Right.. I randomized all his PA 10,000 times, so the buckets were probably often against 25 or more different pitchers.

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  3. Tangotiger says:

    It’s not completely random, and sample data is valid data. But you need to REGRESS the observed to get to the true.

    How much you have to regress 30 PA, I don’t know, but at the very least it’s going to be at least 90% toward the mean.

    Not to mention, as David said, is that the hitter’s observed performance was below average to begin with.

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    • alex says:

      Tango, question:

      You wouldn’t regress the 30 PA *and then* figure out how many standard devs away from the mean the sample is, right? ie, determining how far from the mean the sample is is basically a laborious way of regressing 90%, or whatever, no?

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    • alex says:

      ….because the question we’re trying to answer is “How much of the Observed is true?”

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  4. Jon E says:

    Well….as a Tigers’ fan who has seen a lot of Leyland’s moves over the years, I’m at least fairly confident that Leyland wanted Santiago in the two-hole mostly for bunting purposes behind Austin Jackson and in front of his 3-4-5 guys. He didn’t have Santiago in the lineup on Friday night in the aborted game against Sabathia….so I don’t think the .292 BA was the reason he was inserted last night because he would have been in the Game 1 lineup if that was the case.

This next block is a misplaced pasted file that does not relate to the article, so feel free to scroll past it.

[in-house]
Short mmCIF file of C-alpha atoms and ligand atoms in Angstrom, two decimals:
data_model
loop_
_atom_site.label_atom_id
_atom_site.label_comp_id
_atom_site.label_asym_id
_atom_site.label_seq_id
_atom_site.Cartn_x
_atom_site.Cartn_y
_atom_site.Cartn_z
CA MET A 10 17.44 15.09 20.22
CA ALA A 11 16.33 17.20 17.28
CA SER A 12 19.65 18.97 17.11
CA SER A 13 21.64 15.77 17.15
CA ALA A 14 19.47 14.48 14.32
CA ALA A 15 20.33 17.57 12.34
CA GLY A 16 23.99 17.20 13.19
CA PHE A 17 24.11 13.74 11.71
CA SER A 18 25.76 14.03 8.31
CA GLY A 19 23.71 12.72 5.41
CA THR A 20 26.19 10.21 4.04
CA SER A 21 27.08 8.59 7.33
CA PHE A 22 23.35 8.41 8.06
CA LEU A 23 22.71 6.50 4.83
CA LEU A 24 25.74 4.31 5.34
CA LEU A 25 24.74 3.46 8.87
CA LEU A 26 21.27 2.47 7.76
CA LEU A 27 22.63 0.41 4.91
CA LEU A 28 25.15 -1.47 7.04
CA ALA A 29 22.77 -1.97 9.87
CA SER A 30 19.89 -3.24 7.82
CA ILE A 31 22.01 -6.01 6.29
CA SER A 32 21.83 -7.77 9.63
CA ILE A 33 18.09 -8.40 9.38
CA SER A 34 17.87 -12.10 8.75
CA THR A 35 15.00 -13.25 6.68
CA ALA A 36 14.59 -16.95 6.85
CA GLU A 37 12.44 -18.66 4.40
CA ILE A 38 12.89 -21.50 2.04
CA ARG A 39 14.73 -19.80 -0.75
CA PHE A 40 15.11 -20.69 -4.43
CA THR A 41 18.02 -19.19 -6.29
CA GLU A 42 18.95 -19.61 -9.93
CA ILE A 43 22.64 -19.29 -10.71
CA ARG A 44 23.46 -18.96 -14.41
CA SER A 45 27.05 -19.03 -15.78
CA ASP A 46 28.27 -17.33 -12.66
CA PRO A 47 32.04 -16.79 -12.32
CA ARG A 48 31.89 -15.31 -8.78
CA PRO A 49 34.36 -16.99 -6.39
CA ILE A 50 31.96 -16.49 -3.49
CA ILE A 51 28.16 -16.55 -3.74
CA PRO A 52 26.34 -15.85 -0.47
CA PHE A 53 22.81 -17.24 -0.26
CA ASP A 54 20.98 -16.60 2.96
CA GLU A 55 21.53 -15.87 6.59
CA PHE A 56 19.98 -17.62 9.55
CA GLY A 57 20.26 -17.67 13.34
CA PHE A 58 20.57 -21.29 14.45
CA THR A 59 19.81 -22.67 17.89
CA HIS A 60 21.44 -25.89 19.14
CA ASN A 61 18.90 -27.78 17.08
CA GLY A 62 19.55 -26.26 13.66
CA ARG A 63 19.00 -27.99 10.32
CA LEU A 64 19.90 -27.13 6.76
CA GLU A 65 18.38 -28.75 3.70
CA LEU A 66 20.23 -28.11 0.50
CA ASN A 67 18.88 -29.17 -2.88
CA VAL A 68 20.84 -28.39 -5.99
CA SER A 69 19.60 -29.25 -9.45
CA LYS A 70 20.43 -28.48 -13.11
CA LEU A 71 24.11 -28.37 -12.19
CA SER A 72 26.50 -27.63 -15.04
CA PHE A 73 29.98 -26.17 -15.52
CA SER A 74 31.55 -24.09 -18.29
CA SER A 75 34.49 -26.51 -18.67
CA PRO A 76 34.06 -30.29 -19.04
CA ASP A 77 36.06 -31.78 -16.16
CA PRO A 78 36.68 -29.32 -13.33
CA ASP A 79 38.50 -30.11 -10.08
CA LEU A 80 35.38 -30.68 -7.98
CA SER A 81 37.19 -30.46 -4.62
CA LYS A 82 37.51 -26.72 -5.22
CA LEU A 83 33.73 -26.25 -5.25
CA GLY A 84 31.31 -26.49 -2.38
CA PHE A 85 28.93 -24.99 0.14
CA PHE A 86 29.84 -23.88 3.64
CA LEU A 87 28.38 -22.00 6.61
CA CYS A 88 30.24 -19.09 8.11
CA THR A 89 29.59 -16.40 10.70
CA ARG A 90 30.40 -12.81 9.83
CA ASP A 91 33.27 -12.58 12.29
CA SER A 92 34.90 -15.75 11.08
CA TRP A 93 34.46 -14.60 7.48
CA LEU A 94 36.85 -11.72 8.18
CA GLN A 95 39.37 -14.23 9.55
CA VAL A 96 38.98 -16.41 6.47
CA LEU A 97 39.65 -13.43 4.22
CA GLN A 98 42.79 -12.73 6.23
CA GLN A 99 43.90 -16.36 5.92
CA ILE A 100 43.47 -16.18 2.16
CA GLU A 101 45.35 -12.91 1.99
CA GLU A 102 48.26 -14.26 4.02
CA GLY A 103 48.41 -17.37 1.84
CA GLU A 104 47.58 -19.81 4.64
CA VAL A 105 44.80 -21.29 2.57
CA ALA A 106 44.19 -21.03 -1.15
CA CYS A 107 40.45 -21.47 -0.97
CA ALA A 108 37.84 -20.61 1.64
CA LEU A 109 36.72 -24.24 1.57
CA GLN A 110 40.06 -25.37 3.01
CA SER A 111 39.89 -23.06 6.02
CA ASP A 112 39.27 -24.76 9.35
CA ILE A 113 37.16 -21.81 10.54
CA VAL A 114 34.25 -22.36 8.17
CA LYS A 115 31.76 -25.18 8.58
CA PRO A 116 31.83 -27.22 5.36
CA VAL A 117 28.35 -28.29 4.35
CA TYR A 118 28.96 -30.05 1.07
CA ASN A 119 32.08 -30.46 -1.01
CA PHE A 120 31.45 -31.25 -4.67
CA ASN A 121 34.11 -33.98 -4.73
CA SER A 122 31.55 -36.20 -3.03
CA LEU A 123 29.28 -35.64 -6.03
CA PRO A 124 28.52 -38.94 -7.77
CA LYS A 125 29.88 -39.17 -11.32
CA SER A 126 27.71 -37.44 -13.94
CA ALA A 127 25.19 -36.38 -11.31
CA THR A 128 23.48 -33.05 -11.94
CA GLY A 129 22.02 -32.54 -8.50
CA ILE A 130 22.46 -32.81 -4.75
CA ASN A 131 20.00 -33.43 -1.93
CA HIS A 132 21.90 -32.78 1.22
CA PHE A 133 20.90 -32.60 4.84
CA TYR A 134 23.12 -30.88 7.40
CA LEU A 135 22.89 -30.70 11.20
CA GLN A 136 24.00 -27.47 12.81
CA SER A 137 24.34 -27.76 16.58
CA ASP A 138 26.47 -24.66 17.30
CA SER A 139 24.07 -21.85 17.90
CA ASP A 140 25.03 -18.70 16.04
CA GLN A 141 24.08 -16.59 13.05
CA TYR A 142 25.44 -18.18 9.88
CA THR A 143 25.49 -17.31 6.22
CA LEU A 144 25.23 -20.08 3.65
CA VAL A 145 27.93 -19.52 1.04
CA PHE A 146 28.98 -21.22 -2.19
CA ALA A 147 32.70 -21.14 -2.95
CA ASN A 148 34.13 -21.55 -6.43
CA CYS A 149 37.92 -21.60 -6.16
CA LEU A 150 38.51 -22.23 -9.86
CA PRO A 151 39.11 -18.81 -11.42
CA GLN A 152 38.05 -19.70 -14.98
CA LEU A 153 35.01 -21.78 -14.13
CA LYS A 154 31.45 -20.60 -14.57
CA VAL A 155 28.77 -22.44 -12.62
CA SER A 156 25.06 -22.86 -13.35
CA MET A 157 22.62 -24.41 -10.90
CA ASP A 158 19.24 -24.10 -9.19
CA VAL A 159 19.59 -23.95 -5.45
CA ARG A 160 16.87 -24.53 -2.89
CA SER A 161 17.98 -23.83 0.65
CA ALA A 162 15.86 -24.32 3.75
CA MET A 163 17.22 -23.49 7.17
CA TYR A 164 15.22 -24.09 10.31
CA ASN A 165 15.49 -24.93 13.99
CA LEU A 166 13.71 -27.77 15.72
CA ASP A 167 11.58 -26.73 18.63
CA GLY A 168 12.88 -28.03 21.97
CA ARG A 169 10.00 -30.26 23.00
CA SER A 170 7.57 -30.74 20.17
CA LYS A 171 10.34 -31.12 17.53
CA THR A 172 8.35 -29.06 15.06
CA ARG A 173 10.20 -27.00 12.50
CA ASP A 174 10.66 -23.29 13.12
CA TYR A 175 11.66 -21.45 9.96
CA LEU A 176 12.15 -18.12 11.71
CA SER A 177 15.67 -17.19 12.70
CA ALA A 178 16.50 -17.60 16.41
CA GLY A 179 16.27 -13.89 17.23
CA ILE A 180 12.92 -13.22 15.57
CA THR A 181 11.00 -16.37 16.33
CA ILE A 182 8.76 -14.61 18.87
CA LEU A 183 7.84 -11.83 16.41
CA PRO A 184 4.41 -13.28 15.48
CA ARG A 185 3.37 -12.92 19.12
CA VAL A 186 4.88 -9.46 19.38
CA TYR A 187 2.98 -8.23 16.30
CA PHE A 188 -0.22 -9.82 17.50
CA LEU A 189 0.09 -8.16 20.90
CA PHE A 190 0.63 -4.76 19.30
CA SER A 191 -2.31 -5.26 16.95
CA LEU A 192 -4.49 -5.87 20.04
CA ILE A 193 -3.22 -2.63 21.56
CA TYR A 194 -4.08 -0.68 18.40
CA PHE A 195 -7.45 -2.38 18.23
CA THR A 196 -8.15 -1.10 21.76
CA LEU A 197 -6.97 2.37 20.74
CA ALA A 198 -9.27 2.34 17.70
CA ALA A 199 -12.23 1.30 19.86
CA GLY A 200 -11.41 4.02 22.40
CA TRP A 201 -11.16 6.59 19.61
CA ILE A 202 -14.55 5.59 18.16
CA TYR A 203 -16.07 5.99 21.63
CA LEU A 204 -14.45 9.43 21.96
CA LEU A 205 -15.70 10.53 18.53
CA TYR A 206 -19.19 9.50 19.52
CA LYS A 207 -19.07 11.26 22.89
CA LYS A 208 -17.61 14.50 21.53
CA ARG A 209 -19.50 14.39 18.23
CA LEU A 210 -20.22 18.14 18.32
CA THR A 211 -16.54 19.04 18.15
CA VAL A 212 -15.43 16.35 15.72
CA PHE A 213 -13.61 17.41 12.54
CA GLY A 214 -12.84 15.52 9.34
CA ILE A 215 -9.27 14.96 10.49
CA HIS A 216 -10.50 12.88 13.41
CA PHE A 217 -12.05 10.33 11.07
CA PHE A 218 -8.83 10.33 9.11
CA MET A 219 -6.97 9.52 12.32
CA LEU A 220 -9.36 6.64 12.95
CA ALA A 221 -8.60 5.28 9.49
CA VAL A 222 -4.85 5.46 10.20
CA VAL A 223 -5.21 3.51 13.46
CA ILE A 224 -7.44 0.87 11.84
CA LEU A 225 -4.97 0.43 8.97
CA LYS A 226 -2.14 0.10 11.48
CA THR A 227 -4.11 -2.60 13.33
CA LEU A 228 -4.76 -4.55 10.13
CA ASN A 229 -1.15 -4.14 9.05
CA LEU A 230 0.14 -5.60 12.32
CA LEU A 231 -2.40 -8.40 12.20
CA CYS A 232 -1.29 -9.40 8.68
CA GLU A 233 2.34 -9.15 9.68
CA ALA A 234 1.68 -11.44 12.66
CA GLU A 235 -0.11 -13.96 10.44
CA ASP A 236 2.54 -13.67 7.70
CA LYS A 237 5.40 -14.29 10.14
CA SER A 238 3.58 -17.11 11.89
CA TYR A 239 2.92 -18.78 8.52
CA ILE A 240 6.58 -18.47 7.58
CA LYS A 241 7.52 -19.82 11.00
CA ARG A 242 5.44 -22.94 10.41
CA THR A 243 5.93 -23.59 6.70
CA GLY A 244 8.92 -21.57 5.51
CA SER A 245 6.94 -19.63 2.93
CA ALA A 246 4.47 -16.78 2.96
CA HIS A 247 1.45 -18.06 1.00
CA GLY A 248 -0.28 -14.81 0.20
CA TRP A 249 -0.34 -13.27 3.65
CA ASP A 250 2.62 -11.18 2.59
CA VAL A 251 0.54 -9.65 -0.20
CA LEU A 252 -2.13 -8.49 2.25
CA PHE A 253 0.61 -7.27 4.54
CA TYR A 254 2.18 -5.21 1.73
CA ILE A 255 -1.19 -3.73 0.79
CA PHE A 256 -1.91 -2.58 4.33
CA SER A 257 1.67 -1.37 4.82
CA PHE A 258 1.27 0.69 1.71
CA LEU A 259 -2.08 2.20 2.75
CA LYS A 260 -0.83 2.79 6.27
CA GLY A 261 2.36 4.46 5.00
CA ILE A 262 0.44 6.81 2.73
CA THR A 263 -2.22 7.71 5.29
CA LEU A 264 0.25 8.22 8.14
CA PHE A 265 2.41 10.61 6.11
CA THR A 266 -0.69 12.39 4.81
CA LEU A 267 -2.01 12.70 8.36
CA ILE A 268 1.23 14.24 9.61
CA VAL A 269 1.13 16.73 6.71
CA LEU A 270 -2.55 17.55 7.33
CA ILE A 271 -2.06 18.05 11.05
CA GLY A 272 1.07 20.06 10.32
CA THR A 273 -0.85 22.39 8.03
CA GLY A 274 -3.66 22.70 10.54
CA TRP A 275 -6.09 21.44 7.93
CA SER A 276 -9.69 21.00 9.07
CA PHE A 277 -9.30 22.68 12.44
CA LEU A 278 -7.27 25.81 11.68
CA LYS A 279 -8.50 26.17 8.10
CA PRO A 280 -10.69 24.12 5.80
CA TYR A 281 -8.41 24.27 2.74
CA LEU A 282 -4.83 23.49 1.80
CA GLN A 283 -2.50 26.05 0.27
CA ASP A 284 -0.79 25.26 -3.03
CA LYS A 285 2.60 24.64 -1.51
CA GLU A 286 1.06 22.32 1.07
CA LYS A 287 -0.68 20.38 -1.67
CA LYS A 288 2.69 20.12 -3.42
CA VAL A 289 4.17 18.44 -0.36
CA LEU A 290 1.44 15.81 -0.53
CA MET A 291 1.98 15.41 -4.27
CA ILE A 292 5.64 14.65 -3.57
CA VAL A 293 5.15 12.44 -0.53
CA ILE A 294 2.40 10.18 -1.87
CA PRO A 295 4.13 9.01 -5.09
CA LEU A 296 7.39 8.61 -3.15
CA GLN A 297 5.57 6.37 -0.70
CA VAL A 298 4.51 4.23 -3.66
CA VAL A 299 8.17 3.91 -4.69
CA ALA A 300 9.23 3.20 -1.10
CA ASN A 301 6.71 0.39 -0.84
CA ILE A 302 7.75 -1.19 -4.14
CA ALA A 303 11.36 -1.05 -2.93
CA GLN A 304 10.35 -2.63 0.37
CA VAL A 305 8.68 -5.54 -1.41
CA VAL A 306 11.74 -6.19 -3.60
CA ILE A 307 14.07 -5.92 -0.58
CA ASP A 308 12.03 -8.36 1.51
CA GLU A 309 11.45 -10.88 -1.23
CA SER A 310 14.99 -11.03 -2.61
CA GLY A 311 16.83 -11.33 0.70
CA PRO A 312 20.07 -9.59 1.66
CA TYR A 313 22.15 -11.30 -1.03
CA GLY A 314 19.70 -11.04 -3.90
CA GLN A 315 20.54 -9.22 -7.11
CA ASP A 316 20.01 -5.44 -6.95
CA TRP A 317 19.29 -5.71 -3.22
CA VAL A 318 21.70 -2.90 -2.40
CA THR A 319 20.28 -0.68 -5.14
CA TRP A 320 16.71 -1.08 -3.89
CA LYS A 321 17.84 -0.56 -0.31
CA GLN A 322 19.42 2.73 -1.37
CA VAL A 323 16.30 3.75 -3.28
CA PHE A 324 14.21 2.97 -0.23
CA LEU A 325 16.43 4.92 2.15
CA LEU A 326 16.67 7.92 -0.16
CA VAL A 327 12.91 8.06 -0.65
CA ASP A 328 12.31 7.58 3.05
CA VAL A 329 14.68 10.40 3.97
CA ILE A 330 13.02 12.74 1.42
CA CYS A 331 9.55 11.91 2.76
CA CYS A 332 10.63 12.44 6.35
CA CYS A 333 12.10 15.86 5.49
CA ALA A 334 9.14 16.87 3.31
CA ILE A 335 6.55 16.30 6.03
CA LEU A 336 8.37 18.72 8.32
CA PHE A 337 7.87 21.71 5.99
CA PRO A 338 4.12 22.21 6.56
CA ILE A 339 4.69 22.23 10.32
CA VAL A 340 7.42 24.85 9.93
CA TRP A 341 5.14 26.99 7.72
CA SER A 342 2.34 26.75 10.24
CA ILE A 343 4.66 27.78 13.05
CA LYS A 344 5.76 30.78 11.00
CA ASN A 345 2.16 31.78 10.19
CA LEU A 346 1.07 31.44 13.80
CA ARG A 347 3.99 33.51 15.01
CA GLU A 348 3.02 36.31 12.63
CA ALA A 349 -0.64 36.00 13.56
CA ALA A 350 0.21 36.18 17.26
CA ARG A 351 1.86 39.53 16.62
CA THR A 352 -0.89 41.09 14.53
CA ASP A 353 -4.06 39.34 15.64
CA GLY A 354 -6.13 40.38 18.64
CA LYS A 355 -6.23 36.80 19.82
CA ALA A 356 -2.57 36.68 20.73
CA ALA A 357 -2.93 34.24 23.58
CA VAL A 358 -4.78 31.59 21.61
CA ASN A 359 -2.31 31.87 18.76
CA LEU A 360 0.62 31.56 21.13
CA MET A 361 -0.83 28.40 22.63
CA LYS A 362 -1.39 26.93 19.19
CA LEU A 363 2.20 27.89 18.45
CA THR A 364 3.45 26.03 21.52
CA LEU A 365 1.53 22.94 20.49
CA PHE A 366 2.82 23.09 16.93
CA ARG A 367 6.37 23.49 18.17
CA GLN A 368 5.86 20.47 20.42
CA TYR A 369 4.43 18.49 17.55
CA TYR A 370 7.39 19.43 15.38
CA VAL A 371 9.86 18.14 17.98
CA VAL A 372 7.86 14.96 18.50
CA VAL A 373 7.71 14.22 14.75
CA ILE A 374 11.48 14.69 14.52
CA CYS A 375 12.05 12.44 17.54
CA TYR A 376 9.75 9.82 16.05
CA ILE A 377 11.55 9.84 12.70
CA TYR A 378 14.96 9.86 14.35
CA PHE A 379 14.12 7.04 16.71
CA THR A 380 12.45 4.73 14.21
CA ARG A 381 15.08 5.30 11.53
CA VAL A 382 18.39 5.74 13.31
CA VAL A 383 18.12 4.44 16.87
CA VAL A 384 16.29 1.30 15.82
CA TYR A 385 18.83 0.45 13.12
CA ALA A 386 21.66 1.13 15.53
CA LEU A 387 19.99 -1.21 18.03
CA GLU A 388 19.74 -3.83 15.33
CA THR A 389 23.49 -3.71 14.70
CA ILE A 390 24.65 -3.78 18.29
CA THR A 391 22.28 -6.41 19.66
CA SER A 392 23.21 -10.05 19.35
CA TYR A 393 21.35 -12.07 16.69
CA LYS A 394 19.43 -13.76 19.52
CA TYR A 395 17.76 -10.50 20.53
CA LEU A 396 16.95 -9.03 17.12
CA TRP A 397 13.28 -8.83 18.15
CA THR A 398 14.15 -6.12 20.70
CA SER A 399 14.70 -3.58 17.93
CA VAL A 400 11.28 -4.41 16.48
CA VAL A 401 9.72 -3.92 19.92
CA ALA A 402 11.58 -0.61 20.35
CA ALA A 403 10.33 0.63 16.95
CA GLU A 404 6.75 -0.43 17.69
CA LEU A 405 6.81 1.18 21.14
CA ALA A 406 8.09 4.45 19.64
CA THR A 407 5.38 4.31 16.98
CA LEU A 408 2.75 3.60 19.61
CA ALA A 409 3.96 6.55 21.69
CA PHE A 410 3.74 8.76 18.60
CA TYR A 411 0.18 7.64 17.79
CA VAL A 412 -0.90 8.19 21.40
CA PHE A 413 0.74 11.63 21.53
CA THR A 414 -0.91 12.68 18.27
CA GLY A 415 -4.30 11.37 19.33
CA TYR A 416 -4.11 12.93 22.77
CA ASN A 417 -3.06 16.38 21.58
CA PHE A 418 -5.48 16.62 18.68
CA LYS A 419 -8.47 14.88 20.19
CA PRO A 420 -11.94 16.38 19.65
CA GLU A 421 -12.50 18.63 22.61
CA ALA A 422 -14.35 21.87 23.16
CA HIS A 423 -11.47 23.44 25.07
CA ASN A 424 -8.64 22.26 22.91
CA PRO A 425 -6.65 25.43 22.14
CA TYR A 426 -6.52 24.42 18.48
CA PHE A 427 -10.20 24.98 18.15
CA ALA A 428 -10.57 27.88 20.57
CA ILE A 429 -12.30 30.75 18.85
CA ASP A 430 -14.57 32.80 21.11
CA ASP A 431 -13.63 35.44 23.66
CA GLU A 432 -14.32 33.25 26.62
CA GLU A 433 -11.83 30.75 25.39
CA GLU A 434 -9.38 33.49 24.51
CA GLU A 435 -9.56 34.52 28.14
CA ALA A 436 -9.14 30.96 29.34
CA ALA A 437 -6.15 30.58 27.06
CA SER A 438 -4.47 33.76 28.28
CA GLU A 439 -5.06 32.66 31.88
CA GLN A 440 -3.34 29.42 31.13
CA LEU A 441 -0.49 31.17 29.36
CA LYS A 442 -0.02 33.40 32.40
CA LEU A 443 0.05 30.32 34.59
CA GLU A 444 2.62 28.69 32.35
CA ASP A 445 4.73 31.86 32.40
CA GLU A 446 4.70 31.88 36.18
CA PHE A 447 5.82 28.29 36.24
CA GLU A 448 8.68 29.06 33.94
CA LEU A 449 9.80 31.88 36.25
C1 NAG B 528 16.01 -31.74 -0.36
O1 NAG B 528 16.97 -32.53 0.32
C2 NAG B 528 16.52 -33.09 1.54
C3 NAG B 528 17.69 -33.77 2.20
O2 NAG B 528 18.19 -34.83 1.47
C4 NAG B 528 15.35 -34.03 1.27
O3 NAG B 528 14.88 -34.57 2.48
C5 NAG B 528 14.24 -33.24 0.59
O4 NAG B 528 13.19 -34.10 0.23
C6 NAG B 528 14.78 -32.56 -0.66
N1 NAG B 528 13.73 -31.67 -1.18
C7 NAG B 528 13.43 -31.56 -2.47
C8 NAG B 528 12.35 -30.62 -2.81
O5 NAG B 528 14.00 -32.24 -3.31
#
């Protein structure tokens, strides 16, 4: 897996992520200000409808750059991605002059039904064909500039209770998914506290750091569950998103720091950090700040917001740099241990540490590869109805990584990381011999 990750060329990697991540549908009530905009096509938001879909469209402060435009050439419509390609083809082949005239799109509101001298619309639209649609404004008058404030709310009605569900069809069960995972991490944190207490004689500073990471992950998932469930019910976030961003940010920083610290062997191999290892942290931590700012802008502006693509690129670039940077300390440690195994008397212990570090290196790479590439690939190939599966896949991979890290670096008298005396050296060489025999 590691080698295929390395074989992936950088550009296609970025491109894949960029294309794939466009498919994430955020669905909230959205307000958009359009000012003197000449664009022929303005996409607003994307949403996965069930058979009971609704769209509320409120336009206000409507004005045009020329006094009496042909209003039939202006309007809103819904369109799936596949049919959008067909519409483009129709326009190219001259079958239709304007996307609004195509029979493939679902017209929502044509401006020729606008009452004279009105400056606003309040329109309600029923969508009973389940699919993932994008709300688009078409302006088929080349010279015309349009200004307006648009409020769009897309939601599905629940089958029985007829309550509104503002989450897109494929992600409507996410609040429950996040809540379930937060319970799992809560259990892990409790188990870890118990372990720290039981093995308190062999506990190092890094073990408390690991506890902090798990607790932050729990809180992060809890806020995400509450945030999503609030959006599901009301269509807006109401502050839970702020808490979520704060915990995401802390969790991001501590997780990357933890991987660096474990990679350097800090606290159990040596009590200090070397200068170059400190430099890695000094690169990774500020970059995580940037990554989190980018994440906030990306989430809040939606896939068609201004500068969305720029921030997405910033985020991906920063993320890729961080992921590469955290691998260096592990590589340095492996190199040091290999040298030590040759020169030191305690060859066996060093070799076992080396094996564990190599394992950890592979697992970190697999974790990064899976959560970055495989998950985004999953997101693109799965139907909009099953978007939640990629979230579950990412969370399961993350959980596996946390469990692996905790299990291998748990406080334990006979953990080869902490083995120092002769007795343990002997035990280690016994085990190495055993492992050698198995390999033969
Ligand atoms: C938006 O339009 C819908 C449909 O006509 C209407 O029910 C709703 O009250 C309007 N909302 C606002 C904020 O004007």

I think Leyland saw that CC looked good Friday and noted with the series moving to Comerica that runs would be at a premium (at least in his opinion I’d bet)….so he was going to go into “manufacture” mode (as shown by Santiago’s failed sac-bunt effort prior to his big hit!).
    None of this is my personal endorsement of Leyland’s moves….I think he bunts way too much….just my guess at “why” Santiago was where he was. Hey….it worked out nicely. I went to bed happy.

    +14 Vote -1 Vote +1

  5. adr3 says:

    I absolutely agree that this is one of the most egregious and most frequently observed misuse of statistics…. The only slight advantage in some of these scenarios is that the players often report the confidence boost that comes with the awareness of good splits against a pitcher. Anything that makes a batter more comfortable in the box is a slight advantage….so the moral is as with everything else: moderation and good judgment with its application.